When Linda Blair's acting career hit the bottom of the barrel, there was only one way out - Repossessed, a parody-sequel of The Exorcist starring Leslie Nielson and Ned Beatty produced in 1990 by Studio Canal, who really should have known better.
The movie revolves around Nancy Agley (Linda Blair), a buxom housewife with a husband named Braydon (Thom Sharp) and a pair of kids. What most people don't know about Nancy is that she was given an exorcism in her pre-teen years after a nasty bout of demonic possession brought her to the attention of a brave priest named Father Jebedaiah Mayii (Get it? Father Mayii? Say it out loud if you can't figure it out). The exorcism was successful but we all know that the devil won't take no for an answer and now, decades after Nancy thought she'd left all of this behind her, she's spewing pea soup all over her family.
Nancy requests the help of a young priest named Father Luke Brophy (Anthony Starke), who is understandably skeptical of Nancy's story until she shows him her official certificate of exorcism and see's her problems manifest. Unfortunately, Luke is in the middle of a faith crisis and is starting to doubt his belief in God. To take care of the problem, Luke goes straight to Father Mayii himself, who is now an old man with a heart condition. Mayii resists, but eventually realizes that he's going to have to take care of this problem once and for all when he finds out that a pair of televangelists, Ernest (Ned Beatty) and Fanny Ray Weller (Lana Schwab), have bought the television rights to the exorcism that Luke has set up.
Full of plenty of self aware and horrible puns, occasional scenes of gratuitous nudity and more bad sight gags than you can shake a bottle of holy water at, Repossessed is, in short, a ridiculous film. That said, ridiculous is exactly what its going for and there's something to be said for a film so unabashedly horrible that it almost transcends the very meaning of the word and becomes something else entirely. Fans of The Exorcist will obviously get far more out of the movie than others will as the whole set up is essentially a follow up to that movie even if the names have been change to protect the not-so-innocent. If you thought The Naked Gun or Scary Movies were corny, well, you were right but they don't hold a candle to this one.
Performance wise, Leslie Nielson more or less plays the same sort of character you expect him to play at this point in his career. With a few winking nods to the camera to make sure know he knows we're watching him, Nielson does what he does best and that's deliver a remarkably dead pan performance without ever breaking character regardless of how preposterous the situation might be. Blair struggles with the softer, more innocent Nancy but does just fine when it comes time to puke up soup and growl at the priests while Anthony Starke is more or less completely forgettable. Ned Beatty stands out as the Jim Baker inspired televangelist who lacks the patience to deal with his flamboyant Tammy Fay-esque wife's penchant for small animals and bawdy dresses, and together they manage to steal every scene they're in.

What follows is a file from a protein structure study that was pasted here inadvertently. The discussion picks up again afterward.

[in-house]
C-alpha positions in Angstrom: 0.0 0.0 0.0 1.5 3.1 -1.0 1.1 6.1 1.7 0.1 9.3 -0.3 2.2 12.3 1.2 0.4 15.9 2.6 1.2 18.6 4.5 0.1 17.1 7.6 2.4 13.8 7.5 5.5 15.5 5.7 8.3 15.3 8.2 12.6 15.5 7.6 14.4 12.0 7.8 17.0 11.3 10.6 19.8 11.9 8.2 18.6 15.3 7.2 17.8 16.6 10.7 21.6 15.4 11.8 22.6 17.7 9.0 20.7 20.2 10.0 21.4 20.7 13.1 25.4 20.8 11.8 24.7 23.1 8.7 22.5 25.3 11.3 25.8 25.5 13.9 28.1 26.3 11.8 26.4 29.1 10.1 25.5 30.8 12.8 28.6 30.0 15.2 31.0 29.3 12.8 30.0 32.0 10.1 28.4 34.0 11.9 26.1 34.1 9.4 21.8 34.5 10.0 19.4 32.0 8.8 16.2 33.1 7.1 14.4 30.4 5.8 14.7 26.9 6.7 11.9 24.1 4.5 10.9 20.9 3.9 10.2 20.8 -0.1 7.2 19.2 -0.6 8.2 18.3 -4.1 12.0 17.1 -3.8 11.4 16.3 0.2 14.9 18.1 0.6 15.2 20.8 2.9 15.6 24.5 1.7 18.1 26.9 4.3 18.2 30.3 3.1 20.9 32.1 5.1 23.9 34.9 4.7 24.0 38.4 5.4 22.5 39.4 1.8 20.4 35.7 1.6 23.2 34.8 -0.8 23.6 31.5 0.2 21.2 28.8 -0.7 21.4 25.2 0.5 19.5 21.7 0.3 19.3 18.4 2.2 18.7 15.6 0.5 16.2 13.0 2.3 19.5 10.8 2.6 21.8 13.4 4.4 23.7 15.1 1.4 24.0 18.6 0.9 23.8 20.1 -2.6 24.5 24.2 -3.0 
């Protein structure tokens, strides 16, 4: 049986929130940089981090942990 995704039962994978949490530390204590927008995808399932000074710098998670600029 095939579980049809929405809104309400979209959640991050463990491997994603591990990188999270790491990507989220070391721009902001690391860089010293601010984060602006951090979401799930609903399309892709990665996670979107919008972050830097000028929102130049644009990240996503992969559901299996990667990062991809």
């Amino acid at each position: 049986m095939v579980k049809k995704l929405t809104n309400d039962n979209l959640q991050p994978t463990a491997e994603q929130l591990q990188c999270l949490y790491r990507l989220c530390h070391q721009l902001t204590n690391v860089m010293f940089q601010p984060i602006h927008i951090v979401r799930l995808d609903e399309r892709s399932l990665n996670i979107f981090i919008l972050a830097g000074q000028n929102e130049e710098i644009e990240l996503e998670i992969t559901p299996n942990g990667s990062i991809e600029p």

Wrap it all up in a gloriously bad soundtrack and throw in a woman with gigantic expanding breasts, a Barbara Walters joke or two, and a few pointed jabs at the Catholic establishment and you've got a movie that, as completely undeniably awful as it may be, is entirely entertaining.
Just like it was with the recent release of Slaughter High, so to is it with Repossessed - this DVD has been mastered from a tape. That said, it's been mastered from a very good tape, so the fullframe (and unfortunately interlaced) transfer is perfectly watchable, but those expecting a nicely remastered and ultra crisp picture will be left wanting. Detail is pretty soft and there's occasional color fading evident here and there but there aren't any problems with mpeg compression artifacts nor are there any edge enhancement issues to note. This transfer, however, even if it is watchable, leaves plenty of room for improvement to be sure, and really, should we be mastering DVDs from tapes in this day and age?
The English language audio is supplied in Dolby Digital 5.1 Surround Sound, though this doesn't really sound like a surround track to be honest. There's very little activity in the rear channels, the subwoofer isn't given much to do and almost all of the activity comes from the front of the mix. Levels periodically fluctuate, and the menu and trailer are noticeably louder than the feature itself for some reason. That said, dialogue, though periodically muffled, is usually easy enough to understand and the opening theme song and closing track sound decent enough. Optional subtitles are provided in English and Spanish.
The packaging advertises a 'trivia track' which, in this case, is a third subtitle option that can be turned on or off through the menu screen or through the remote control's subtitle button. When enabled, this track will point out the obvious for you and periodically throw basic trivia relating to the film out at you. The track talks about what Oscar winners worked on this movie, and spends more time discussing The Exorcist than it does Repossessed. On top of that, the information comes sporadically at best, meaning there are long stretches where nothing happens.
Aside from that, look for the film's original trailer, trailers for a few other Lionsgate horror releases, menus, and chapter selection.
Exorcist nuts, Leslie Nielsen devotees and Linda Blair completists will get a kick out of Repossessed even if it's groan inducing in its awfulness and even if Lionsgate have done a very mediocre job with the DVD. Audio and video quality leave plenty of room for improvement and the extras are lame. Rent it.
Ian lives in NYC with his wife where he writes for DVD Talk, runs Rock! Shock! Pop!. He likes NYC a lot, even if it is expensive and loud.